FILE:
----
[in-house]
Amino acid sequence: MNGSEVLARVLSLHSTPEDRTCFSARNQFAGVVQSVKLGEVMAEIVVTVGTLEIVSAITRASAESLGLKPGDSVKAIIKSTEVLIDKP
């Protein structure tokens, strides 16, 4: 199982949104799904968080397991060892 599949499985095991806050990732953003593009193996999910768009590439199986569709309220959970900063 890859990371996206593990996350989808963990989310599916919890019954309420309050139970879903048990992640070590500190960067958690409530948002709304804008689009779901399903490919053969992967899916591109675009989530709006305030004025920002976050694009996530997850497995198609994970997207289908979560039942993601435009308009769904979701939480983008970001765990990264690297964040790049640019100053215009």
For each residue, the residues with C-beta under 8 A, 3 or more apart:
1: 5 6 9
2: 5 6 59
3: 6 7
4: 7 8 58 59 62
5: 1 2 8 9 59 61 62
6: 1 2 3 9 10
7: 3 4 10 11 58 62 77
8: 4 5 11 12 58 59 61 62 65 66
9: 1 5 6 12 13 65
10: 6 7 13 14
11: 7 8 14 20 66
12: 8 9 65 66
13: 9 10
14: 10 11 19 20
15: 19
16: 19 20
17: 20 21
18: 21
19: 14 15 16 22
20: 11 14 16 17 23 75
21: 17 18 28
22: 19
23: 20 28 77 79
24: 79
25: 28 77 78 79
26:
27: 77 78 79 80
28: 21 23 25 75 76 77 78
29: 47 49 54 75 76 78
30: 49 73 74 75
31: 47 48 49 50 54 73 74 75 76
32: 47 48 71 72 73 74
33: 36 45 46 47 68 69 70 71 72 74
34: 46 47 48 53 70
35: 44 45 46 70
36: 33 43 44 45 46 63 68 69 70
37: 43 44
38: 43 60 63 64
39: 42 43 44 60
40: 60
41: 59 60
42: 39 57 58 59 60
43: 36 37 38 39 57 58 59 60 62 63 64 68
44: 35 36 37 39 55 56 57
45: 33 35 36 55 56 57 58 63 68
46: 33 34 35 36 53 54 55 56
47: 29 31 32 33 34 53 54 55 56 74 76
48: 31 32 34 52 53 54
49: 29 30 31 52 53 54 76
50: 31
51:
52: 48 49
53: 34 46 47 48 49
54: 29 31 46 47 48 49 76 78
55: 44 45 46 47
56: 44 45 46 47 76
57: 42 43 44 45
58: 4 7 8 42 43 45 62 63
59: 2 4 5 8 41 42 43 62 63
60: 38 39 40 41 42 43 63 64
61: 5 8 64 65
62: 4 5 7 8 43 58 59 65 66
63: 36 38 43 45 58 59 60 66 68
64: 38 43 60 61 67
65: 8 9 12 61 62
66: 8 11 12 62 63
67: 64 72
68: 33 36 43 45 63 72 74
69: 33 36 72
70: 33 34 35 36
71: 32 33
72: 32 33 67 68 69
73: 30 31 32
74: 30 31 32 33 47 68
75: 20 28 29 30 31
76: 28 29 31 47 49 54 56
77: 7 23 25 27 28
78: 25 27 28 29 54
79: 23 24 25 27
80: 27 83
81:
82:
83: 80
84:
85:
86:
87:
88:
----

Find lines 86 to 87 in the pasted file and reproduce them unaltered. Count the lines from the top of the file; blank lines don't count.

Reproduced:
82:
83: 80